#include <Mechy/TapHold.h>

// define human readable shortcuts for the layout
#define TH_PGUP TH_0
#define TH_PGDN TH_1
#define TH_SPC  TH(2)  // TH_0...TH_9 are defined, if you need more use TH(n)
KEYS(mainKeys) = { TH_PGUP, TH_PGDN, TH_SPC };

void setup() {
    TapHold* tapHold = new TapHold();
    // we need to tell TapHold what keys should be associated with these events.
    // Order matters here - the first call to `add` will be associated with
    // TH_0, and so on.
    tapHold->add(KC_PGUP, KC_HOME);
    tapHold->add(KC_PGDN, KC_END);
    // check this out, you can use this command to switch layers. tap for space,
    // or hold to activate layer 1.  Uses the `TH_HOLD` behavior to keep the
    // layer active as long as the key is held
    tapHold->add(KC_SPC, GOTO_1, TH_HOLD);
    // these must be called before mechy.begin()!  They get copied over as an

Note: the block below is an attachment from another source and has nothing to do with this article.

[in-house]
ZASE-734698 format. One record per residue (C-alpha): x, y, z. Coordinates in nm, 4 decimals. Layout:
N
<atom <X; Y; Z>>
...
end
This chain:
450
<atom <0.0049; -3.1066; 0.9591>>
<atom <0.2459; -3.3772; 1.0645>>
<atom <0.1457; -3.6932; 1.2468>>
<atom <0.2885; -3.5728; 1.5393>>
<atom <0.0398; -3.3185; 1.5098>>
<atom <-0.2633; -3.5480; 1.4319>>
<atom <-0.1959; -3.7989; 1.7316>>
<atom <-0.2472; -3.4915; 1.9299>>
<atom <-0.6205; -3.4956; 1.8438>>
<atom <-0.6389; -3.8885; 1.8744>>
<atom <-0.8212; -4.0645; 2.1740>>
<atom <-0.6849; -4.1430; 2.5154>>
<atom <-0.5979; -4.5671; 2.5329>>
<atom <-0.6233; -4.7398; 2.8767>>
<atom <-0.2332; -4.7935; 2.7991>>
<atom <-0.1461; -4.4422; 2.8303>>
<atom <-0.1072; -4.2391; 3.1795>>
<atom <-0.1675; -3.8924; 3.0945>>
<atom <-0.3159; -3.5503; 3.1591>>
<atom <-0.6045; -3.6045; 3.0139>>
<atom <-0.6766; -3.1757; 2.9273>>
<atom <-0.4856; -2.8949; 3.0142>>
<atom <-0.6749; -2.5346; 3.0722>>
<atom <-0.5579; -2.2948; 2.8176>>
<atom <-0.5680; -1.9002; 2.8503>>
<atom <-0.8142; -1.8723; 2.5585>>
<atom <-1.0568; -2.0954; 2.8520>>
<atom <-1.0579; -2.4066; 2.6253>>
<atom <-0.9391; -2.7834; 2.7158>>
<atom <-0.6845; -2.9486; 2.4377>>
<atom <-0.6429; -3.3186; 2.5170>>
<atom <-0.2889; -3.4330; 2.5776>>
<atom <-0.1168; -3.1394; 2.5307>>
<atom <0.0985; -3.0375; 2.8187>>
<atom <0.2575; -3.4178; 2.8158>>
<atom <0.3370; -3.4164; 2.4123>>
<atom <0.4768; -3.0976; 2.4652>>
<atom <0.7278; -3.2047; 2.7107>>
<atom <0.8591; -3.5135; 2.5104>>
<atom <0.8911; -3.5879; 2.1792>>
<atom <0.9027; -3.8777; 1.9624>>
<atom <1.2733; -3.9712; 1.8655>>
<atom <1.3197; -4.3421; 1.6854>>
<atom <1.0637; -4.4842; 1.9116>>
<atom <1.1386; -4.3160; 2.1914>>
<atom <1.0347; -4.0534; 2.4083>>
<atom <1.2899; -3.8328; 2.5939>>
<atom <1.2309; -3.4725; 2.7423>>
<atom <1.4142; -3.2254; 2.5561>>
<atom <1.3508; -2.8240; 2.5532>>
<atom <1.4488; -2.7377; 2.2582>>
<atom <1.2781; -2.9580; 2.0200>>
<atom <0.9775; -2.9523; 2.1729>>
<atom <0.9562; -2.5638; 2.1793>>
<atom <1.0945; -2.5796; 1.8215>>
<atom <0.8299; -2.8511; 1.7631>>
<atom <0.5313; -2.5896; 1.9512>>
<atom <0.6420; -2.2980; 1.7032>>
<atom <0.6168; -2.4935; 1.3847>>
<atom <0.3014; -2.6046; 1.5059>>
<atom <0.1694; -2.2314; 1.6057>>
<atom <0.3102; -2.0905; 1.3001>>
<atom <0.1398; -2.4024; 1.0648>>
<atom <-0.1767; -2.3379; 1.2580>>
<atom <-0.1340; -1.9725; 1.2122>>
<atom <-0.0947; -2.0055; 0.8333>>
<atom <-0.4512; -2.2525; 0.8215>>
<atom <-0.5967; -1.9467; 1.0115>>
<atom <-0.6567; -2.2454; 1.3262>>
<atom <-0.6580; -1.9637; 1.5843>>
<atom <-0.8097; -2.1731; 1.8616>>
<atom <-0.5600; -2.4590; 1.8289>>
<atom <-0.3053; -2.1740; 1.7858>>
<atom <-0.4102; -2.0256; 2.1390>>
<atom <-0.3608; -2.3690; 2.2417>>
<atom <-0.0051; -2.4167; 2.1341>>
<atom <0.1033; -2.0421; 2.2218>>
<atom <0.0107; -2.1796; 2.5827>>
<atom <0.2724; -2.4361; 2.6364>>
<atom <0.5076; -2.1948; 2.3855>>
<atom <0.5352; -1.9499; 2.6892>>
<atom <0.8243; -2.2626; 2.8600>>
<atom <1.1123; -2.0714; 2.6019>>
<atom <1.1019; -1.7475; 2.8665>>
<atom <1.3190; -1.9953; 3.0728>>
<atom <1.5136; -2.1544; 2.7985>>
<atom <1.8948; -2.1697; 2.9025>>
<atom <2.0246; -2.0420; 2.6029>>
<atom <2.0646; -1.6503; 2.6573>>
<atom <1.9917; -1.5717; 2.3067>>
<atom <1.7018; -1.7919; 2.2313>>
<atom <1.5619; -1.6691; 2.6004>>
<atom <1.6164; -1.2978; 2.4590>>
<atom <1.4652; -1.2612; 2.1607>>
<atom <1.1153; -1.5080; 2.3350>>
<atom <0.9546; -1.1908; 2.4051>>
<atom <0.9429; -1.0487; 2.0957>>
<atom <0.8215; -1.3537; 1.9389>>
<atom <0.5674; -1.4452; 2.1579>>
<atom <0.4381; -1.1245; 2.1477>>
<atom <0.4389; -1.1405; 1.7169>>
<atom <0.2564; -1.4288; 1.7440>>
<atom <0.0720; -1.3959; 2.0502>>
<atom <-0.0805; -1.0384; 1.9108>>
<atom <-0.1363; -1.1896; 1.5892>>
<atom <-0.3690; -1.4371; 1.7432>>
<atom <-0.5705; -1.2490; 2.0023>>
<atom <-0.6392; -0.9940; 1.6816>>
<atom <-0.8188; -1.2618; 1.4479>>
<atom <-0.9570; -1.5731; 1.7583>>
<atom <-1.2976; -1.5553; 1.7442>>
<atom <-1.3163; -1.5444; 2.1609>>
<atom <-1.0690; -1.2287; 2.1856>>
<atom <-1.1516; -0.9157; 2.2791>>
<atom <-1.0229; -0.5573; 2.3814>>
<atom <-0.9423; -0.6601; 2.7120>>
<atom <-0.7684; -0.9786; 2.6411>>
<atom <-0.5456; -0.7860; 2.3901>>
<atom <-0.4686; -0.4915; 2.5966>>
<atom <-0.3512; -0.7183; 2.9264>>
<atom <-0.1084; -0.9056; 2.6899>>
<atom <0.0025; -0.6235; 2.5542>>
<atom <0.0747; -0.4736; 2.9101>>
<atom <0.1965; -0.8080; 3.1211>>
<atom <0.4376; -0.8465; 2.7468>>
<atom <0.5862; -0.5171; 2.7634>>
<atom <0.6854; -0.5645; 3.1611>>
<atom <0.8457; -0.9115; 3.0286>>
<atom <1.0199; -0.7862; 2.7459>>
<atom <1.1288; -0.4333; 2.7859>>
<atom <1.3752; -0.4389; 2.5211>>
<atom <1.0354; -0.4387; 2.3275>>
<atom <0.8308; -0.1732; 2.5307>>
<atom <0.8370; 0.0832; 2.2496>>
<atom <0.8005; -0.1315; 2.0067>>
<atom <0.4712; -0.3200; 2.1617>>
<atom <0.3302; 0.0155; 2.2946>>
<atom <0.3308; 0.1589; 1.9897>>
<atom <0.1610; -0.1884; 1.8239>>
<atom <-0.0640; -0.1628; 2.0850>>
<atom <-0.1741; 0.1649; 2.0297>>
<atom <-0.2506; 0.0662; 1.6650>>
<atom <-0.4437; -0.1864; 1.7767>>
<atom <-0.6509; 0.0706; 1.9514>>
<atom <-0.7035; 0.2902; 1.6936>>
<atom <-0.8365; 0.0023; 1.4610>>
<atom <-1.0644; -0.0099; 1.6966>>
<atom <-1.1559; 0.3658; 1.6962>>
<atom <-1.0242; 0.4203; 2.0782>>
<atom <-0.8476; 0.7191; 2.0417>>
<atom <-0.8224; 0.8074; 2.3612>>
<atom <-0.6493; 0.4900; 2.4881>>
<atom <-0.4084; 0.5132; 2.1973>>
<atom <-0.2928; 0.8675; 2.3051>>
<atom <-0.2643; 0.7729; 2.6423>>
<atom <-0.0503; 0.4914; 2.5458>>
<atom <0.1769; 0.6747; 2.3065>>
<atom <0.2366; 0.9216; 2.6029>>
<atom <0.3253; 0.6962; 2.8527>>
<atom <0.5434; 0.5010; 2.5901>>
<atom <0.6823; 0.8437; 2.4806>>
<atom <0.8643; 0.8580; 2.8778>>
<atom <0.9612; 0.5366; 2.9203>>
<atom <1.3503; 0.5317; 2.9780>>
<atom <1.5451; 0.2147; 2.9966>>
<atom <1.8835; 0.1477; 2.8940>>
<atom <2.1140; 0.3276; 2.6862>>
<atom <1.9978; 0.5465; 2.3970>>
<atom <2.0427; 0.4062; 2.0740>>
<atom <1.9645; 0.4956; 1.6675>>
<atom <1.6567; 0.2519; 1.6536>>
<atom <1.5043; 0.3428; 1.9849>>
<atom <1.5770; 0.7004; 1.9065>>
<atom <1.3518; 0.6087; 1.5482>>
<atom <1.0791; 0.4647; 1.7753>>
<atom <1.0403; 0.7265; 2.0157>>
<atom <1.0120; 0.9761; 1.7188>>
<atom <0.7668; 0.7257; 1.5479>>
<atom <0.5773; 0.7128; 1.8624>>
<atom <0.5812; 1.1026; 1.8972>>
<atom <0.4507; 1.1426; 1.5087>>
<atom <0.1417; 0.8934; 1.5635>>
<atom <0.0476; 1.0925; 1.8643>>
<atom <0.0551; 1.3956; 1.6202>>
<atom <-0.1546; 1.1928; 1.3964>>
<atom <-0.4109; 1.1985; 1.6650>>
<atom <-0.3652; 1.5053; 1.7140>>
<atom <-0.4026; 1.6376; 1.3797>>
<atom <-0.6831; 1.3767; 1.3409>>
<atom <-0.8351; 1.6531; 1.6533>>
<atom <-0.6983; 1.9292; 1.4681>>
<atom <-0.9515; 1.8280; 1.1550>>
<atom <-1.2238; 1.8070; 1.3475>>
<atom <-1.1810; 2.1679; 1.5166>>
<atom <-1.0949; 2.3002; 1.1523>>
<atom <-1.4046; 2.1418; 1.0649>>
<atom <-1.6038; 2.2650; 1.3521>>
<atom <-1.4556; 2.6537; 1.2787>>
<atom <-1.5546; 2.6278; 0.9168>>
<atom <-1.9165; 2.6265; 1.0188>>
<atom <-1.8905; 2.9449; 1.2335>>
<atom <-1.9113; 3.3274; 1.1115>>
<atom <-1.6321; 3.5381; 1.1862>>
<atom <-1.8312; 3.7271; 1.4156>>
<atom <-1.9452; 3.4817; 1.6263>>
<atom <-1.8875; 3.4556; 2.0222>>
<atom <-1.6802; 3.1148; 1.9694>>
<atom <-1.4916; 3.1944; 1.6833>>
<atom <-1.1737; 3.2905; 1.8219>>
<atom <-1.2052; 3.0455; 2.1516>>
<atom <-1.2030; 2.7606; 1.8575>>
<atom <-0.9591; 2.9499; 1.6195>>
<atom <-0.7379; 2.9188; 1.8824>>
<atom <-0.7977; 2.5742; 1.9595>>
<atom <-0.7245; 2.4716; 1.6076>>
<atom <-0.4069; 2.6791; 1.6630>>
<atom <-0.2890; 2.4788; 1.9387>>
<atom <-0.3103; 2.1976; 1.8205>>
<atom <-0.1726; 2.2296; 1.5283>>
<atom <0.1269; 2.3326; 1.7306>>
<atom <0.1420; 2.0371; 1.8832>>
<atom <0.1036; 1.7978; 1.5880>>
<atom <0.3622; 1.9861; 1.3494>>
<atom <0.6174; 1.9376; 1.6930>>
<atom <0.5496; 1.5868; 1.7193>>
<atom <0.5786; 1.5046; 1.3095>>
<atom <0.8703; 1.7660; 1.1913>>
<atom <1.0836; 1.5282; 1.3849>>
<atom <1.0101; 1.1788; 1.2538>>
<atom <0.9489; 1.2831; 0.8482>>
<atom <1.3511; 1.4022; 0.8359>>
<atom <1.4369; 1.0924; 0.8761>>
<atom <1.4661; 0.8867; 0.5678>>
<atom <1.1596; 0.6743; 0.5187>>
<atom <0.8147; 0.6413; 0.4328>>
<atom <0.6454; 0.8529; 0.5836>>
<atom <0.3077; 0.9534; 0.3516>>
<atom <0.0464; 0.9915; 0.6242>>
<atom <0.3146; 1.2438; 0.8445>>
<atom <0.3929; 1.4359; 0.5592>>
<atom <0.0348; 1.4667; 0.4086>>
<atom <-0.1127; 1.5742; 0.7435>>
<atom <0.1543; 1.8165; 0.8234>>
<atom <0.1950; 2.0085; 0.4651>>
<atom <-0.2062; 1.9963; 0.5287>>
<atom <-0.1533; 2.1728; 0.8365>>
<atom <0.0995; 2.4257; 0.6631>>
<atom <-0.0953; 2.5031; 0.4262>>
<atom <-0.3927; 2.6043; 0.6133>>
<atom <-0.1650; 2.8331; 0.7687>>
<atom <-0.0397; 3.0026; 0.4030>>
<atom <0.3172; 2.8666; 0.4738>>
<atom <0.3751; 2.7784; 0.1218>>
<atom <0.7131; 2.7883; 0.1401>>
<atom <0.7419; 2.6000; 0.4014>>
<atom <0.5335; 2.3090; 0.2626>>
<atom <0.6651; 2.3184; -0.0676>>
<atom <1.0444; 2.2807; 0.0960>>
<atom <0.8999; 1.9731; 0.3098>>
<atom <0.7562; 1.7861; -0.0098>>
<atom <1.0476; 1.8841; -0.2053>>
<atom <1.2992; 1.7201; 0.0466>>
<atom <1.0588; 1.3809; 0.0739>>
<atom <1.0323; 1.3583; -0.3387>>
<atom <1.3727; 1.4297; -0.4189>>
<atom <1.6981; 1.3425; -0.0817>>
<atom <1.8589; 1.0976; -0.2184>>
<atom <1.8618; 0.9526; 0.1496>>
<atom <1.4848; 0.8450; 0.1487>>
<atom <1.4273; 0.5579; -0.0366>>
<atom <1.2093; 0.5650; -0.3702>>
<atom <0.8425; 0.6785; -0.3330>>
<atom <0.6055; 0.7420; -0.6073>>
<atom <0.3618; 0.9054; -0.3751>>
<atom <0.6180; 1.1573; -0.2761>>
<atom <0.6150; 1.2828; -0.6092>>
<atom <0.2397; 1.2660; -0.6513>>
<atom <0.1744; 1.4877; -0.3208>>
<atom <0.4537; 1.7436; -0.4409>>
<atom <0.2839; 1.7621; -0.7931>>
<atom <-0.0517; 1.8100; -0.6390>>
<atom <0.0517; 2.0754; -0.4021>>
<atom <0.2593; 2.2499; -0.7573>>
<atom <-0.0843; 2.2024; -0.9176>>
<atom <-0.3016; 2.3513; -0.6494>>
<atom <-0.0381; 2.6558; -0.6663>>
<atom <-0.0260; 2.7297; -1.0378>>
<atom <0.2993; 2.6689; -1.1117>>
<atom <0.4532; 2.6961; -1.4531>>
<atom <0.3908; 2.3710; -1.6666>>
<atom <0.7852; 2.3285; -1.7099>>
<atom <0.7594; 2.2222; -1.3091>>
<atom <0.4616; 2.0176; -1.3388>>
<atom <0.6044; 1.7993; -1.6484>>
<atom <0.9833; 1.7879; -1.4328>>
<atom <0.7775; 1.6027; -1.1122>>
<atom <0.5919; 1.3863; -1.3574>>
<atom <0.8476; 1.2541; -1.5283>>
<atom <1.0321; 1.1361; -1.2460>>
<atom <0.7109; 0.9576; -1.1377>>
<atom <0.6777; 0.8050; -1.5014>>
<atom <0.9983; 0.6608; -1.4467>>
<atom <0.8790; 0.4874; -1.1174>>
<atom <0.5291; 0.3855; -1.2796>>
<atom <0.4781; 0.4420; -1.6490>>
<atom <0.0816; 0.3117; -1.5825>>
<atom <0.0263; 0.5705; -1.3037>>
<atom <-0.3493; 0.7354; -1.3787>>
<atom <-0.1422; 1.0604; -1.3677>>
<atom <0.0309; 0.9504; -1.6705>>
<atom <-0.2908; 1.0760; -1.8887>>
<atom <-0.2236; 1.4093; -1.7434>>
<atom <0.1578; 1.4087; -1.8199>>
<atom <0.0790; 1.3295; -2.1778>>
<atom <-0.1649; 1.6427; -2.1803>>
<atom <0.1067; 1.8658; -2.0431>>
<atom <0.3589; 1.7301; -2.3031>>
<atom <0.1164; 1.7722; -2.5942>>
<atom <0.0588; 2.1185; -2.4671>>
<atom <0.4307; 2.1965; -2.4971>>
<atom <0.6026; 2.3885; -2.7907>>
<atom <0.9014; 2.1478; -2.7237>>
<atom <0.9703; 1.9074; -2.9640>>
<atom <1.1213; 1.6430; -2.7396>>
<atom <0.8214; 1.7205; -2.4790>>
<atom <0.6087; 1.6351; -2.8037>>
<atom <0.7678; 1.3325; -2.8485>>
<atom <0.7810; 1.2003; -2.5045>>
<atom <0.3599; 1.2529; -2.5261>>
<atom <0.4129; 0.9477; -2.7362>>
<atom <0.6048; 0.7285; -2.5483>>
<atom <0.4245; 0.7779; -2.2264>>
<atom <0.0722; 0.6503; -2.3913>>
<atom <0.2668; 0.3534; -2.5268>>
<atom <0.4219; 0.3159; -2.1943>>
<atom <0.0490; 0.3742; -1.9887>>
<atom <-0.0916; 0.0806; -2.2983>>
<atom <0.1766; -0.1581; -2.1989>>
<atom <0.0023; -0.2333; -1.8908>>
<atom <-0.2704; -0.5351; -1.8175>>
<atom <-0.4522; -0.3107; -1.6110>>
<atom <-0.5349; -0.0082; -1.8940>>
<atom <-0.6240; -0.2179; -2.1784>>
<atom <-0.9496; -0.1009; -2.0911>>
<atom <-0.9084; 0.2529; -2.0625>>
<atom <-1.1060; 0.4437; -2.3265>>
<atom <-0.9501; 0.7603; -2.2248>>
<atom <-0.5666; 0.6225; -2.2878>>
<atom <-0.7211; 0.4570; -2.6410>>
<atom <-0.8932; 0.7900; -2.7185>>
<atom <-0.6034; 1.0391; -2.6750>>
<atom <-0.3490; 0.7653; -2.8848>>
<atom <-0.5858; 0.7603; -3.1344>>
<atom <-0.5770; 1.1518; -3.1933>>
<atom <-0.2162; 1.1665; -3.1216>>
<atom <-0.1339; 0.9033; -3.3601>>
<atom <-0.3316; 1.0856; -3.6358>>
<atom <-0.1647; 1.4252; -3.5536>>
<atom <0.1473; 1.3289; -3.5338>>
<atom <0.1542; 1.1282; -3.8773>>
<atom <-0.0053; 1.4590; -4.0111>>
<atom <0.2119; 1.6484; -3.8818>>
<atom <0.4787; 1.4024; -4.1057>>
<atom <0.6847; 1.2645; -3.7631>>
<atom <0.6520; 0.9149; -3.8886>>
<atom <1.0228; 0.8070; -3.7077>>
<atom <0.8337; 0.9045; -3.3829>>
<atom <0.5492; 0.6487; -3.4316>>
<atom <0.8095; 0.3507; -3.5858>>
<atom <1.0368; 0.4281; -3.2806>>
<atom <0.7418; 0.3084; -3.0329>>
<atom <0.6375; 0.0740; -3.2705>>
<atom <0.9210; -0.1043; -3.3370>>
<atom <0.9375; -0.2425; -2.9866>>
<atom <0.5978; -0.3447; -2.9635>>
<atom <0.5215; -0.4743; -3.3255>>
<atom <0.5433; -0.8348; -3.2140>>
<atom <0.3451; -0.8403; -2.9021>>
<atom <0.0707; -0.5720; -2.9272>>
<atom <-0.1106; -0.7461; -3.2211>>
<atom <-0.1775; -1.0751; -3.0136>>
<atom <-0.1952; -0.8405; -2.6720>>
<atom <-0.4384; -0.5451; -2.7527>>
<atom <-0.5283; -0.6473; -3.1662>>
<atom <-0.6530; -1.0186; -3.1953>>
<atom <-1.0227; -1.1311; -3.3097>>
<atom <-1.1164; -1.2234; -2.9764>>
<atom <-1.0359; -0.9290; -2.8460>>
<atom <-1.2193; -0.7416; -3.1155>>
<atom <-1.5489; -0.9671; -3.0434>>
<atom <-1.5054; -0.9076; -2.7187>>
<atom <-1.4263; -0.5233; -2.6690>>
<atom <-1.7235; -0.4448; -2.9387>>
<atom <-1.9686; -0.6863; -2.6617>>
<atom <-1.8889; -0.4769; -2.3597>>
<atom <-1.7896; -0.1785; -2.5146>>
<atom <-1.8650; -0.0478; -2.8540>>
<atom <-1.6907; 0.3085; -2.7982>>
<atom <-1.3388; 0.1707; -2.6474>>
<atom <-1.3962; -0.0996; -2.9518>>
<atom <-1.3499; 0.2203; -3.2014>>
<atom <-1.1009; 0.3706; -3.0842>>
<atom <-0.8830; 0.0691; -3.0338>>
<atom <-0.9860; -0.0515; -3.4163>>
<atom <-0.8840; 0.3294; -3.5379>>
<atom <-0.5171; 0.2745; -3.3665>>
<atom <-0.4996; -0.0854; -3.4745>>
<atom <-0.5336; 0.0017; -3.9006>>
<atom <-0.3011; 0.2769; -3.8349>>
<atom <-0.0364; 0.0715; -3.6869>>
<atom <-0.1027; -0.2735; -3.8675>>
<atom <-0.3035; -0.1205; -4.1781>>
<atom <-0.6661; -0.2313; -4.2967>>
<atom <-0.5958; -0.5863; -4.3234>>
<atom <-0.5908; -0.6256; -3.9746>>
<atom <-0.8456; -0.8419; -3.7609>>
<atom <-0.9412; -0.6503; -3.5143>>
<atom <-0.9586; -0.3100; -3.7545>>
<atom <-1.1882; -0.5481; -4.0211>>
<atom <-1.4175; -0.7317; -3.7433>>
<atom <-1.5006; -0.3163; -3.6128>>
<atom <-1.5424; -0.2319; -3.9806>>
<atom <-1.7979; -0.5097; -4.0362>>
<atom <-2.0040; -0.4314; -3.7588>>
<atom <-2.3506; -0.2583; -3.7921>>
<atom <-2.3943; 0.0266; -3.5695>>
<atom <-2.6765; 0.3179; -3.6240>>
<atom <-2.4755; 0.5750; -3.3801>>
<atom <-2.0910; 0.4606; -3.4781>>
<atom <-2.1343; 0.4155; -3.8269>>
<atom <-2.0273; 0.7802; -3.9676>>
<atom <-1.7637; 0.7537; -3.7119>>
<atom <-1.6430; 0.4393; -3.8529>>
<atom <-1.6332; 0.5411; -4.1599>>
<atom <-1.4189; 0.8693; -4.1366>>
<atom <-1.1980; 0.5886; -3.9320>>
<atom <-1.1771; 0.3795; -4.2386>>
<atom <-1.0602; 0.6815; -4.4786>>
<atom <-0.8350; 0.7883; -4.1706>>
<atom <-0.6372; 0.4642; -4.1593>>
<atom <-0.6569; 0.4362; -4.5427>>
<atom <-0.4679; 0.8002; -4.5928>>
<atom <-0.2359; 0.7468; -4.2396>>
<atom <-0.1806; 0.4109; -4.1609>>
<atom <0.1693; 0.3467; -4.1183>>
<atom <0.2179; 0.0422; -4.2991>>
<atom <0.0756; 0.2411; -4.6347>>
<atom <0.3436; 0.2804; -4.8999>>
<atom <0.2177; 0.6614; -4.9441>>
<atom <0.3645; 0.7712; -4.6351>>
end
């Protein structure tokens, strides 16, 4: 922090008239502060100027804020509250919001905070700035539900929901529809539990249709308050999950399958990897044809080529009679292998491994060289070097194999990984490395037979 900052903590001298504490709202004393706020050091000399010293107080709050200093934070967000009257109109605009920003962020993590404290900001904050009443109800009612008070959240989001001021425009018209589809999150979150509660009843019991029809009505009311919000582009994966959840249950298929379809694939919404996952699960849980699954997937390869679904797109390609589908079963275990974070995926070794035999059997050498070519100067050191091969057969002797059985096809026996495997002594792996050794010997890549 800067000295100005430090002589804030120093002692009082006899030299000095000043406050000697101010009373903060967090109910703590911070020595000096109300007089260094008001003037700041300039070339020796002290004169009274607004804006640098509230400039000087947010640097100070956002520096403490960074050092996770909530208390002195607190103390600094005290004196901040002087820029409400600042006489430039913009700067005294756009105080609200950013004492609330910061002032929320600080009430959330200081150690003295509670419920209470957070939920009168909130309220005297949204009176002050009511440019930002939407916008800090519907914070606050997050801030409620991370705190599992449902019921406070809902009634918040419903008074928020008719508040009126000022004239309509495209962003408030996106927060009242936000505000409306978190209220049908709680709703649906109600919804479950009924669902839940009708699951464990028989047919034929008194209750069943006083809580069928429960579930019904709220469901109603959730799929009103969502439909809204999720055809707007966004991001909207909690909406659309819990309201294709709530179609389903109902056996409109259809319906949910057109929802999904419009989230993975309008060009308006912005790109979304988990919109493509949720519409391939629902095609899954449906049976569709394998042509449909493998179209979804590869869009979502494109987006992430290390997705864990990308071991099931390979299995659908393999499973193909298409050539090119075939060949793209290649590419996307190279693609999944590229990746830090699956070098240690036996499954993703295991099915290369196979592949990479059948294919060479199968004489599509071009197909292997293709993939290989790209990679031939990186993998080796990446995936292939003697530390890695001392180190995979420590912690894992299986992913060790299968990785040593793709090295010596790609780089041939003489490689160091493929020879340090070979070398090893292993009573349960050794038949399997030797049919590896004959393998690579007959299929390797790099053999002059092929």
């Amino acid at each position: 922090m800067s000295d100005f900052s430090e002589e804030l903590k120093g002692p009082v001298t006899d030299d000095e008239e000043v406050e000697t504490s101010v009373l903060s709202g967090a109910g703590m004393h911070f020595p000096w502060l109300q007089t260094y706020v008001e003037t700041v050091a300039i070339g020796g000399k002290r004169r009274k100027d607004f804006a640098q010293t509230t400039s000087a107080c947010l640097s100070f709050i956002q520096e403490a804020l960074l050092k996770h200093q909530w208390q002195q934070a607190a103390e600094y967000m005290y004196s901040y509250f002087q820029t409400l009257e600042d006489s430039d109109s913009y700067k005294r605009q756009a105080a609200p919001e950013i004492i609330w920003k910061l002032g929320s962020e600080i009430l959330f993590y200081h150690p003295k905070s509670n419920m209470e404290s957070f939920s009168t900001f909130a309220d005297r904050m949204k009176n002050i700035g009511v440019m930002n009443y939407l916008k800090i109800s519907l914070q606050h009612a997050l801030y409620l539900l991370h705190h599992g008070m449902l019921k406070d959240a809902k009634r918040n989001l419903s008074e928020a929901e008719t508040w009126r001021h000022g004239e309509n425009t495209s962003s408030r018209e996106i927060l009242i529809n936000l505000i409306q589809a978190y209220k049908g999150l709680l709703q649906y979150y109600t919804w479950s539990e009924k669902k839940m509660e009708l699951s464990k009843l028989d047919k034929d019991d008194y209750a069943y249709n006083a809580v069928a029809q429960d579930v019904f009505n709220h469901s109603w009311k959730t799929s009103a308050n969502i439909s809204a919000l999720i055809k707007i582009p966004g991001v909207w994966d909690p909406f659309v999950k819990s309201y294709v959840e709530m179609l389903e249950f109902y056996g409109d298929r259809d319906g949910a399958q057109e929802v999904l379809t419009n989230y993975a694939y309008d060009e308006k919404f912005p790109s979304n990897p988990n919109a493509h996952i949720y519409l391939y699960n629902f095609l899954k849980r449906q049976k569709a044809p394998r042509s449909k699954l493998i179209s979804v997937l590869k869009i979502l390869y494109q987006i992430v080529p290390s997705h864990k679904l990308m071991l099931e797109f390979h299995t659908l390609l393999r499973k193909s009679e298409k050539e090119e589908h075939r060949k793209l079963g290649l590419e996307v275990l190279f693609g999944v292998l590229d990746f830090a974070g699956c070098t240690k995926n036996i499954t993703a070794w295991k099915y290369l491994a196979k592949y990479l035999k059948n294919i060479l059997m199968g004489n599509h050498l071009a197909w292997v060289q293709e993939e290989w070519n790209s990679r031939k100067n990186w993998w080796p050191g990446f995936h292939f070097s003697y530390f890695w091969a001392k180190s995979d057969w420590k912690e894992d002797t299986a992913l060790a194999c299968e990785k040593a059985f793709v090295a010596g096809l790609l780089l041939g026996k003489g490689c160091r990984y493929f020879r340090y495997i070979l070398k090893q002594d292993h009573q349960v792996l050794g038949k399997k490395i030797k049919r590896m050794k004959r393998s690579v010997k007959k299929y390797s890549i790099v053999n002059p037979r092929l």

// array in TapHold::begin()


Obviously it changes layers! This is only the key listener part, to define multiple layers you'll need to study the Layout class.

There are a few layer changing "modes". The simplest is GOTO, which momentarily activates another layer while the key is held. When you release the key you'll bounce back to the previous layer.

Another option is LSET or layer set. This is used to activate another layer and keep it active. A good use case for this is to activate Colemak or Dvorak or Qwerty layouts. The "set layout" key could be on your function layer, and using LSET there you would in effect swap out the layer below the function layer. See below for this trick. Btw this does not exactly "push" the layer on, it activates the layer while the key is held and assigns it as the default, when no other layers are active.